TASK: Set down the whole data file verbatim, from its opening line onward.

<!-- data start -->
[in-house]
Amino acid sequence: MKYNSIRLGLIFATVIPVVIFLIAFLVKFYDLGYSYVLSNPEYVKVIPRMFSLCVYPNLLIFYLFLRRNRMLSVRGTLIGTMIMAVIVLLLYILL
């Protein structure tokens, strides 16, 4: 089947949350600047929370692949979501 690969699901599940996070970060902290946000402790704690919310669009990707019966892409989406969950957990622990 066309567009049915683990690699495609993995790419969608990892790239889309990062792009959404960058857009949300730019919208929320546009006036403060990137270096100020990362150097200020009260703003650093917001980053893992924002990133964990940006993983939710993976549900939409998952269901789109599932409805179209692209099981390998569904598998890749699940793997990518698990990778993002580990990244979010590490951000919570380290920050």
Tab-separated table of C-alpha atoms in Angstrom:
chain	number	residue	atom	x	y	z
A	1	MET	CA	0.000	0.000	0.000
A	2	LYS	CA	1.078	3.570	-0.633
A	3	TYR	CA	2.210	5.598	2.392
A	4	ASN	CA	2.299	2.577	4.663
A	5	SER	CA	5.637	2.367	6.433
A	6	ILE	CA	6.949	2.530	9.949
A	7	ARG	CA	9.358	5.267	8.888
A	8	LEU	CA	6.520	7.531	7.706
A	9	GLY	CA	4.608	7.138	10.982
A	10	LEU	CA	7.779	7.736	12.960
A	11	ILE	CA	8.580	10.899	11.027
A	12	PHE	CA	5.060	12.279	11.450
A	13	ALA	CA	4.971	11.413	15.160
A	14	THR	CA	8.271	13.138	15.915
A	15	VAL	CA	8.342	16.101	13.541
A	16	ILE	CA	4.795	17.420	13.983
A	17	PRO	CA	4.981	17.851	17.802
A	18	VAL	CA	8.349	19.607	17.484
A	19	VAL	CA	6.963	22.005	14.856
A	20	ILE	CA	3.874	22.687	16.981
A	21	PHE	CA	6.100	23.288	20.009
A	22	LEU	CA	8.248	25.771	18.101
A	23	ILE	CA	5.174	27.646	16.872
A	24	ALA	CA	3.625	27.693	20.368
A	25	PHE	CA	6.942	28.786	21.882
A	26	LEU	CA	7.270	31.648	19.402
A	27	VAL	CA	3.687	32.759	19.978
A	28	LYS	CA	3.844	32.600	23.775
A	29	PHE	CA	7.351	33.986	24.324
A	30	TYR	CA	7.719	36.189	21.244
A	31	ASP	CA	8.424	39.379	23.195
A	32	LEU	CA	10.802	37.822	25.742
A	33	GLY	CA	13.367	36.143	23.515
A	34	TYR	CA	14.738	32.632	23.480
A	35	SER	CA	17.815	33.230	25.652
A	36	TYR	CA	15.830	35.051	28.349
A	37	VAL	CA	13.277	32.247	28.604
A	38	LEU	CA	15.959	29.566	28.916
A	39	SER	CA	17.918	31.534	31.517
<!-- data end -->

[in-house]
Amino acid sequence: MKYNSIRLGLIFATVIPVVIFLIAFLVKFYDLGYSYVLSNPEYVKVIPRMFSLCVYPNLLIFYLFLRRNRMLSVRGTLIGTMIMAVIVLLLYILL
């Protein structure tokens, strides 16, 4: 089947949350600047929370692949979501 690969699901599940996070970060902290946000402790704690919310669009990707019966892409989406969950957990622990 066309567009049915683990690699495609993995790419969608990892790239889309990062792009959404960058857009949300730019919208929320546009006036403060990137270096100020990362150097200020009260703003650093917001980053893992924002990133964990940006993983939710993976549900939409998952269901789109599932409805179209692209099981390998569904598998890749699940793997990518698990990778993002580990990244979010590490951000919570380290920050």
Tab-separated table of C-alpha atoms in Angstrom:
chain	number	residue	atom	x	y	z
A	1	MET	CA	0.000	0.000	0.000
A	2	LYS	CA	1.078	3.570	-0.633
A	3	TYR	CA	2.210	5.598	2.392
A	4	ASN	CA	2.299	2.577	4.663
A	5	SER	CA	5.637	2.367	6.433
A	6	ILE	CA	6.949	2.530	9.949
A	7	ARG	CA	9.358	5.267	8.888
A	8	LEU	CA	6.520	7.531	7.706
A	9	GLY	CA	4.608	7.138	10.982
A	10	LEU	CA	7.779	7.736	12.960
A	11	ILE	CA	8.580	10.899	11.027
A	12	PHE	CA	5.060	12.279	11.450
A	13	ALA	CA	4.971	11.413	15.160
A	14	THR	CA	8.271	13.138	15.915
A	15	VAL	CA	8.342	16.101	13.541
A	16	ILE	CA	4.795	17.420	13.983
A	17	PRO	CA	4.981	17.851	17.802
A	18	VAL	CA	8.349	19.607	17.484
A	19	VAL	CA	6.963	22.005	14.856
A	20	ILE	CA	3.874	22.687	16.981
A	21	PHE	CA	6.100	23.288	20.009
A	22	LEU	CA	8.248	25.771	18.101
A	23	ILE	CA	5.174	27.646	16.872
A	24	ALA	CA	3.625	27.693	20.368
A	25	PHE	CA	6.942	28.786	21.882
A	26	LEU	CA	7.270	31.648	19.402
A	27	VAL	CA	3.687	32.759	19.978
A	28	LYS	CA	3.844	32.600	23.775
A	29	PHE	CA	7.351	33.986	24.324
A	30	TYR	CA	7.719	36.189	21.244
A	31	ASP	CA	8.424	39.379	23.195
A	32	LEU	CA	10.802	37.822	25.742
A	33	GLY	CA	13.367	36.143	23.515
A	34	TYR	CA	14.738	32.632	23.480
A	35	SER	CA	17.815	33.230	25.652
A	36	TYR	CA	15.830	35.051	28.349
A	37	VAL	CA	13.277	32.247	28.604
A	38	LEU	CA	15.959	29.566	28.916
A	39	SER	CA	17.918	31.534	31.517